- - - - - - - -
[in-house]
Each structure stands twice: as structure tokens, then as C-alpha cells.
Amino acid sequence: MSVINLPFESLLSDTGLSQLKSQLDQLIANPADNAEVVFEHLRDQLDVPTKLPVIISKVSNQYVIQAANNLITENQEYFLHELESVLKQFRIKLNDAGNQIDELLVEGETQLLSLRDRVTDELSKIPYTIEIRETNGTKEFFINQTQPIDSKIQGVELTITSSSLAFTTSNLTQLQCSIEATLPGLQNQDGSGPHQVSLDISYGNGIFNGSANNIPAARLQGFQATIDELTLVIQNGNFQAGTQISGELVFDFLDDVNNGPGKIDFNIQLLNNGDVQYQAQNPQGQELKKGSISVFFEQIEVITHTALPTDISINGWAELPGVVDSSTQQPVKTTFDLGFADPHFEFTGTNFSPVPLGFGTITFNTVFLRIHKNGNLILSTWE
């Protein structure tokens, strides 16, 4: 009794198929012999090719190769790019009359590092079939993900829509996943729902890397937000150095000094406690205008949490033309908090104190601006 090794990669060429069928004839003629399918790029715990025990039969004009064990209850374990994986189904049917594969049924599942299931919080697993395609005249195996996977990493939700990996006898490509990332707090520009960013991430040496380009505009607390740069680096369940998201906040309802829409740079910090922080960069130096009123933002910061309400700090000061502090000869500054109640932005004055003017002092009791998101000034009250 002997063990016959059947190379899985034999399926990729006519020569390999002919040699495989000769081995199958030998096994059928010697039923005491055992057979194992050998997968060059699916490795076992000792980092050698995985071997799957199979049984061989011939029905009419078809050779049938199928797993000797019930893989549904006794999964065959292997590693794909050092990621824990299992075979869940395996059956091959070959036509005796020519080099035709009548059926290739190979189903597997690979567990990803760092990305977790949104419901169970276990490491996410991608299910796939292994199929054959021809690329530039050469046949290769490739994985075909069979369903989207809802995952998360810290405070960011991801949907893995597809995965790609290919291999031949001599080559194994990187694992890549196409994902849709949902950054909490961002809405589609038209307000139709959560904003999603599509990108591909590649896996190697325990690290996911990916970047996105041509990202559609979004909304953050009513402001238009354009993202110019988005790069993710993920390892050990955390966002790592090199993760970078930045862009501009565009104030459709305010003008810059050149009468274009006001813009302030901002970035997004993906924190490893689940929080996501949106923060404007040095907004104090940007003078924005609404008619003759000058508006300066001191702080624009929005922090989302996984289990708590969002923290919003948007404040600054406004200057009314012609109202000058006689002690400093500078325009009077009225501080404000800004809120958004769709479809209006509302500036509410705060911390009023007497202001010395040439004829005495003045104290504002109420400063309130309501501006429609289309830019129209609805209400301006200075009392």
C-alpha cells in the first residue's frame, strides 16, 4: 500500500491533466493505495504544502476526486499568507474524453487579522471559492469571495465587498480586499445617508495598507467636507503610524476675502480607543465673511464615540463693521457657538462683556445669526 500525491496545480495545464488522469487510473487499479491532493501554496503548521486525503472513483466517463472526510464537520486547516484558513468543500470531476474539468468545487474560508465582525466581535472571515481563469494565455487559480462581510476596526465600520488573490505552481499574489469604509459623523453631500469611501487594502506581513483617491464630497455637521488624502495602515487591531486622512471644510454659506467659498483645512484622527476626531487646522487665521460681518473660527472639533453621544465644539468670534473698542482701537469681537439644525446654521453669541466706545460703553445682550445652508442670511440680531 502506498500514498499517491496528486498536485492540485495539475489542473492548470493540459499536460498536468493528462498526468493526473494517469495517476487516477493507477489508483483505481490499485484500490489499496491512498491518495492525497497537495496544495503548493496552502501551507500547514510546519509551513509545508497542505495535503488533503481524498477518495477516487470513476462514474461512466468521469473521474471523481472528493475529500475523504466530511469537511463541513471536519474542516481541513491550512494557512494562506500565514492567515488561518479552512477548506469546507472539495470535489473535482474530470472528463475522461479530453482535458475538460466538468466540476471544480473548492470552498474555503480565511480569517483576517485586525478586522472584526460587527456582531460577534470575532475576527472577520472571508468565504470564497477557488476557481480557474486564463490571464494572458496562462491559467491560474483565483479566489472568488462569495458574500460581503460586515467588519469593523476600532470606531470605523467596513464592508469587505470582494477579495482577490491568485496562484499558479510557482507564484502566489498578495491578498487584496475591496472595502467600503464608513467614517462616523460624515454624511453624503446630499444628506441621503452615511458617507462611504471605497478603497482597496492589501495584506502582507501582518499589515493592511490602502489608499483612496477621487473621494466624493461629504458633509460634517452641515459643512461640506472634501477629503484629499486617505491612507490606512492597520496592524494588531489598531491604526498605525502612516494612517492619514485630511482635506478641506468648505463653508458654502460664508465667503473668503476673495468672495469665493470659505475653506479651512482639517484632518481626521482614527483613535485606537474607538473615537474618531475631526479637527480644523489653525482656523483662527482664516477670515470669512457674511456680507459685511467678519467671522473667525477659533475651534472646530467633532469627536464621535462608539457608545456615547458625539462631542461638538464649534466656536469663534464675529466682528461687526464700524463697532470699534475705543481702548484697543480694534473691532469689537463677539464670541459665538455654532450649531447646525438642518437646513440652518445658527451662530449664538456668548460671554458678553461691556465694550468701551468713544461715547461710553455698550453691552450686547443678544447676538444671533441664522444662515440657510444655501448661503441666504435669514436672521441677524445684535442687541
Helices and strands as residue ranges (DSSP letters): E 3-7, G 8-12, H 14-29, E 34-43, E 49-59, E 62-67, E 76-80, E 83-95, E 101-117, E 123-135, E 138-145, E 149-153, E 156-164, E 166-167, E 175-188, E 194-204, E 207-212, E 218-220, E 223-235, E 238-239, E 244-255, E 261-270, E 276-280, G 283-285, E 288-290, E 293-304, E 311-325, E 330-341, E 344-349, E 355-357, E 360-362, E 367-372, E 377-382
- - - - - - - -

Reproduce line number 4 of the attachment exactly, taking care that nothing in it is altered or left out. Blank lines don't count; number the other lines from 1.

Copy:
């Protein structure tokens, strides 16, 4: 009794198929012999090719190769790019009359590092079939993900829509996943729902890397937000150095000094406690205008949490033309908090104190601006 090794990669060429069928004839003629399918790029715990025990039969004009064990209850374990994986189904049917594969049924599942299931919080697993395609005249195996996977990493939700990996006898490509990332707090520009960013991430040496380009505009607390740069680096369940998201906040309802829409740079910090922080960069130096009123933002910061309400700090000061502090000869500054109640932005004055003017002092009791998101000034009250 002997063990016959059947190379899985034999399926990729006519020569390999002919040699495989000769081995199958030998096994059928010697039923005491055992057979194992050998997968060059699916490795076992000792980092050698995985071997799957199979049984061989011939029905009419078809050779049938199928797993000797019930893989549904006794999964065959292997590693794909050092990621824990299992075979869940395996059956091959070959036509005796020519080099035709009548059926290739190979189903597997690979567990990803760092990305977790949104419901169970276990490491996410991608299910796939292994199929054959021809690329530039050469046949290769490739994985075909069979369903989207809802995952998360810290405070960011991801949907893995597809995965790609290919291999031949001599080559194994990187694992890549196409994902849709949902950054909490961002809405589609038209307000139709959560904003999603599509990108591909590649896996190697325990690290996911990916970047996105041509990202559609979004909304953050009513402001238009354009993202110019988005790069993710993920390892050990955390966002790592090199993760970078930045862009501009565009104030459709305010003008810059050149009468274009006001813009302030901002970035997004993906924190490893689940929080996501949106923060404007040095907004104090940007003078924005609404008619003759000058508006300066001191702080624009929005922090989302996984289990708590969002923290919003948007404040600054406004200057009314012609109202000058006689002690400093500078325009009077009225501080404000800004809120958004769709479809209006509302500036509410705060911390009023007497202001010395040439004829005495003045104290504002109420400063309130309501501006429609289309830019129209609805209400301006200075009392």